Are You Sacrificing Freedom For Stuff You Don’t Need?


I remember how an old friend of mine once reserved a table from a bar for $300.

Nothing special about that bar or that table – he just wanted to have some fun for the night with his friends.

He was netting $12/hour at the time and wasn’t particularly enthusiastic about his job. (Now he’s unemployed)

My point is not to criticize his decisions how he spent his money, but rather put things in perspective:

When he is working, he is exchanging his time for money ($12/hour).

When he bought that table for one night, he exchanged 25 hours ($300/$12) of his life for that table.

Had he known that he’d have to work 25 hours to have that table for 4-6 hours for one night, would he have bought it?

No way.

He never just thought about it like that. In his mind, he didn’t exchange his precious time, but rather just numbers on his bank account.

This gets magnified when you truly hate your job and every hour that you spend working.

Every time you make a decision to spend your money you are exchanging hours, even days of doing something that you hate.

From my point of view, this would make every penny that I have extremely valuable.

This is one of the reasons why I think long and hard before I make a purchase, no matter what it is. I don’t hate my job, but I really appreciate the time that I have left and how I’m going to spend it.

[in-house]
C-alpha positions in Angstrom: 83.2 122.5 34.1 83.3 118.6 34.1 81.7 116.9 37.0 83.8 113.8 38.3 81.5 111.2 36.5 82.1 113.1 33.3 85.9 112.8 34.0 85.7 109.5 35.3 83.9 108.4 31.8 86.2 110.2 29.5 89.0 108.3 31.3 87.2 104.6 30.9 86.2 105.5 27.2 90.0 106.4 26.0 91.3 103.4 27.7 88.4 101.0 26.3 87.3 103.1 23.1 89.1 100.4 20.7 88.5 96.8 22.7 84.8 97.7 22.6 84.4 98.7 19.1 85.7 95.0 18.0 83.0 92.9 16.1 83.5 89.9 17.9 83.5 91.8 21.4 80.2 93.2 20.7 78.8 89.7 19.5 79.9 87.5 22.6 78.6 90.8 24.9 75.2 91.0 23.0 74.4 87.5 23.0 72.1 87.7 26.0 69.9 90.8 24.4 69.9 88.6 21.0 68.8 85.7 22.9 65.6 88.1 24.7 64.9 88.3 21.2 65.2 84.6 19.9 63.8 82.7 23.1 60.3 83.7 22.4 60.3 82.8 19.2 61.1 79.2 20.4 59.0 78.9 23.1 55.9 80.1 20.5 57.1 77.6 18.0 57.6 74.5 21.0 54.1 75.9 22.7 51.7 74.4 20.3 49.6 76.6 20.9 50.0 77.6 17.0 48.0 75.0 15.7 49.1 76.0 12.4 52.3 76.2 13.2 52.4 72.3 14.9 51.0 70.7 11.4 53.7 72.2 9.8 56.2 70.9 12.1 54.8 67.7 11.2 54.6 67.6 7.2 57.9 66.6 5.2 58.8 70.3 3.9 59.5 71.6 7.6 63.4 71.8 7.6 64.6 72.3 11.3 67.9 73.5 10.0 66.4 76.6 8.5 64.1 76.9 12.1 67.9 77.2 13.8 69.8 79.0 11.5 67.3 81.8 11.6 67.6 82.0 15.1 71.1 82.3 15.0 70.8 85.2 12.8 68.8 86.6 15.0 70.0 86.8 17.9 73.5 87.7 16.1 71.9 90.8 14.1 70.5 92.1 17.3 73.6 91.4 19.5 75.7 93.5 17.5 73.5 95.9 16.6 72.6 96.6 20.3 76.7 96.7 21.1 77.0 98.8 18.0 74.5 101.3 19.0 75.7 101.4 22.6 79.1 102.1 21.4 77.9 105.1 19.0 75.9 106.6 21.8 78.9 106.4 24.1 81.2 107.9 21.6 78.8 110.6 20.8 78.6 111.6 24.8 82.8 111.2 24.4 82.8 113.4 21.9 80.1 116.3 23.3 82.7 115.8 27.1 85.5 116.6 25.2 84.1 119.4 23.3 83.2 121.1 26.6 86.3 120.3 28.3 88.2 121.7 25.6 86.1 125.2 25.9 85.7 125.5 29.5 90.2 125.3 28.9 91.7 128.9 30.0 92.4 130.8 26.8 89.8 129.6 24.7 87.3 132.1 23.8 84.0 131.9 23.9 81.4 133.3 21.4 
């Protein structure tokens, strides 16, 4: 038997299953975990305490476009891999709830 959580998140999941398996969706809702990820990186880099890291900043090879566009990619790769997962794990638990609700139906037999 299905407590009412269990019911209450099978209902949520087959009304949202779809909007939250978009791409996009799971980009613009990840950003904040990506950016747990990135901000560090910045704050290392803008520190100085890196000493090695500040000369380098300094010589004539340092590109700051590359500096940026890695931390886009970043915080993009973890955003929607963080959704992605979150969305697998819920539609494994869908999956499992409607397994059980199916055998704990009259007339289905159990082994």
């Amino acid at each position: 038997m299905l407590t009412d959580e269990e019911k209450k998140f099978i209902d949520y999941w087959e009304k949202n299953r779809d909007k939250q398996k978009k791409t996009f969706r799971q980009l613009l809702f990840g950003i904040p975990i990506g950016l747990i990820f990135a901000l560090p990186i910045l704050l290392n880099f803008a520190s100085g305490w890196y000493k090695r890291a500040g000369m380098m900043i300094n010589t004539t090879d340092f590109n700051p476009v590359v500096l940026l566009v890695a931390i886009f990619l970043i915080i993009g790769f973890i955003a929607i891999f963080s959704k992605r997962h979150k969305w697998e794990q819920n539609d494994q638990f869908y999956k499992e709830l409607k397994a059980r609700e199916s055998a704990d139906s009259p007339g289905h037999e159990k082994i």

Wait, there’s more (freedom opportunity cost)

Let’s assume that your living expenses total $40 a day and you have $1200 extra money saved in your bank account.

Excluding surprising expenses, you essentially have 30 days of freedom from work in your bank account.

These 30 days can be considered even more valuable if you don’t like your job. Less, if you do.

Now, let’s think about that $300 purchase once more.

We already concluded that you would be using 25 hours worth of work, but in addition you would also be exchanging 7 and half days (the exact number depends on your living expenses) of freedom to make that purchase.

When I’m walking in a store I don’t see just numbers that I have to spend from my account to buy something. I see numbers that determine the amount of sacrifice that I have to make to get that particular item.

There aren’t many things in the world that I would buy that I don’t need by exchanging potential freedom that exists by having money.


One Comment

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